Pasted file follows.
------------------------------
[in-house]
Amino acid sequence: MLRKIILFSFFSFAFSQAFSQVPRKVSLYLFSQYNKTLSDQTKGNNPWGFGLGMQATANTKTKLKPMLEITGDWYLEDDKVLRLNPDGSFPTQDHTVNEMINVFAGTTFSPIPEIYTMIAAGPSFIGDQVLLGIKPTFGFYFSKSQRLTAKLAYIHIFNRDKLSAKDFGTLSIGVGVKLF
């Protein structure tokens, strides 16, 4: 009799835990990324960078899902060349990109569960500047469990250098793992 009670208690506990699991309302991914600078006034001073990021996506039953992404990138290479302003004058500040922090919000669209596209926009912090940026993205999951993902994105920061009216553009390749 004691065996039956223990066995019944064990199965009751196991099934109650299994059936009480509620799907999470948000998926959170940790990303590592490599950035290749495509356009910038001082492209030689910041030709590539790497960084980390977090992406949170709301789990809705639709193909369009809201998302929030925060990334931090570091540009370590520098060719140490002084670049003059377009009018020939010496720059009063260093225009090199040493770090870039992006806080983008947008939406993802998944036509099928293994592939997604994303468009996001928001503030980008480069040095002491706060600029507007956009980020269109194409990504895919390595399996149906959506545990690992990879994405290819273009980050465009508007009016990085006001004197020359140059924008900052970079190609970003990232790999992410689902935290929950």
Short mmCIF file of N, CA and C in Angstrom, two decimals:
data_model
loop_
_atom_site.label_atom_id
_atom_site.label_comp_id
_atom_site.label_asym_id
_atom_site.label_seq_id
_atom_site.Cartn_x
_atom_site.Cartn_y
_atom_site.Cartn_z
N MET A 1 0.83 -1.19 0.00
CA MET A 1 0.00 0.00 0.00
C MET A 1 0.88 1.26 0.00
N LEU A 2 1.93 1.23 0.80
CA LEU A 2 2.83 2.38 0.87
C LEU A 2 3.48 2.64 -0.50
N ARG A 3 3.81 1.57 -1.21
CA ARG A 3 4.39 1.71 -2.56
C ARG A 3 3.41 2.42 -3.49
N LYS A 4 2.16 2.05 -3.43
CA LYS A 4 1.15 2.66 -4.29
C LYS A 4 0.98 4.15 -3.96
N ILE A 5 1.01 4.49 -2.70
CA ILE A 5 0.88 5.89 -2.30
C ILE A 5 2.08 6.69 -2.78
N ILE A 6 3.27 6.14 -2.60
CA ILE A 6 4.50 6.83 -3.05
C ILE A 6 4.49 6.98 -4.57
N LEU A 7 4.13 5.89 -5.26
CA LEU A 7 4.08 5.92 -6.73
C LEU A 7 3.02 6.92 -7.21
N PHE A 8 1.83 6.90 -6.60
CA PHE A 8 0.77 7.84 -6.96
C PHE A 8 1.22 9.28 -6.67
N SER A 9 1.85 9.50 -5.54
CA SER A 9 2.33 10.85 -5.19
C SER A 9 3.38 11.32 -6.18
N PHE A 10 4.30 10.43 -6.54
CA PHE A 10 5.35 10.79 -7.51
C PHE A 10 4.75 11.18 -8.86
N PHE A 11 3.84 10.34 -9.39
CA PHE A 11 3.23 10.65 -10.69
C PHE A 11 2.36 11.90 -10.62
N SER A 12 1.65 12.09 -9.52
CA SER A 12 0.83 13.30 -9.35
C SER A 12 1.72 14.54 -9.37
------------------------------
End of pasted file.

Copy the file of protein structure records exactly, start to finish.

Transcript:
[in-house]
Amino acid sequence: MLRKIILFSFFSFAFSQAFSQVPRKVSLYLFSQYNKTLSDQTKGNNPWGFGLGMQATANTKTKLKPMLEITGDWYLEDDKVLRLNPDGSFPTQDHTVNEMINVFAGTTFSPIPEIYTMIAAGPSFIGDQVLLGIKPTFGFYFSKSQRLTAKLAYIHIFNRDKLSAKDFGTLSIGVGVKLF
């Protein structure tokens, strides 16, 4: 009799835990990324960078899902060349990109569960500047469990250098793992 009670208690506990699991309302991914600078006034001073990021996506039953992404990138290479302003004058500040922090919000669209596209926009912090940026993205999951993902994105920061009216553009390749 004691065996039956223990066995019944064990199965009751196991099934109650299994059936009480509620799907999470948000998926959170940790990303590592490599950035290749495509356009910038001082492209030689910041030709590539790497960084980390977090992406949170709301789990809705639709193909369009809201998302929030925060990334931090570091540009370590520098060719140490002084670049003059377009009018020939010496720059009063260093225009090199040493770090870039992006806080983008947008939406993802998944036509099928293994592939997604994303468009996001928001503030980008480069040095002491706060600029507007956009980020269109194409990504895919390595399996149906959506545990690992990879994405290819273009980050465009508007009016990085006001004197020359140059924008900052970079190609970003990232790999992410689902935290929950």
Short mmCIF file of N, CA and C in Angstrom, two decimals:
data_model
loop_
_atom_site.label_atom_id
_atom_site.label_comp_id
_atom_site.label_asym_id
_atom_site.label_seq_id
_atom_site.Cartn_x
_atom_site.Cartn_y
_atom_site.Cartn_z
N MET A 1 0.83 -1.19 0.00
CA MET A 1 0.00 0.00 0.00
C MET A 1 0.88 1.26 0.00
N LEU A 2 1.93 1.23 0.80
CA LEU A 2 2.83 2.38 0.87
C LEU A 2 3.48 2.64 -0.50
N ARG A 3 3.81 1.57 -1.21
CA ARG A 3 4.39 1.71 -2.56
C ARG A 3 3.41 2.42 -3.49
N LYS A 4 2.16 2.05 -3.43
CA LYS A 4 1.15 2.66 -4.29
C LYS A 4 0.98 4.15 -3.96
N ILE A 5 1.01 4.49 -2.70
CA ILE A 5 0.88 5.89 -2.30
C ILE A 5 2.08 6.69 -2.78
N ILE A 6 3.27 6.14 -2.60
CA ILE A 6 4.50 6.83 -3.05
C ILE A 6 4.49 6.98 -4.57
N LEU A 7 4.13 5.89 -5.26
CA LEU A 7 4.08 5.92 -6.73
C LEU A 7 3.02 6.92 -7.21
N PHE A 8 1.83 6.90 -6.60
CA PHE A 8 0.77 7.84 -6.96
C PHE A 8 1.22 9.28 -6.67
N SER A 9 1.85 9.50 -5.54
CA SER A 9 2.33 10.85 -5.19
C SER A 9 3.38 11.32 -6.18
N PHE A 10 4.30 10.43 -6.54
CA PHE A 10 5.35 10.79 -7.51
C PHE A 10 4.75 11.18 -8.86
N PHE A 11 3.84 10.34 -9.39
CA PHE A 11 3.23 10.65 -10.69
C PHE A 11 2.36 11.90 -10.62
N SER A 12 1.65 12.09 -9.52
CA SER A 12 0.83 13.30 -9.35
C SER A 12 1.72 14.54 -9.37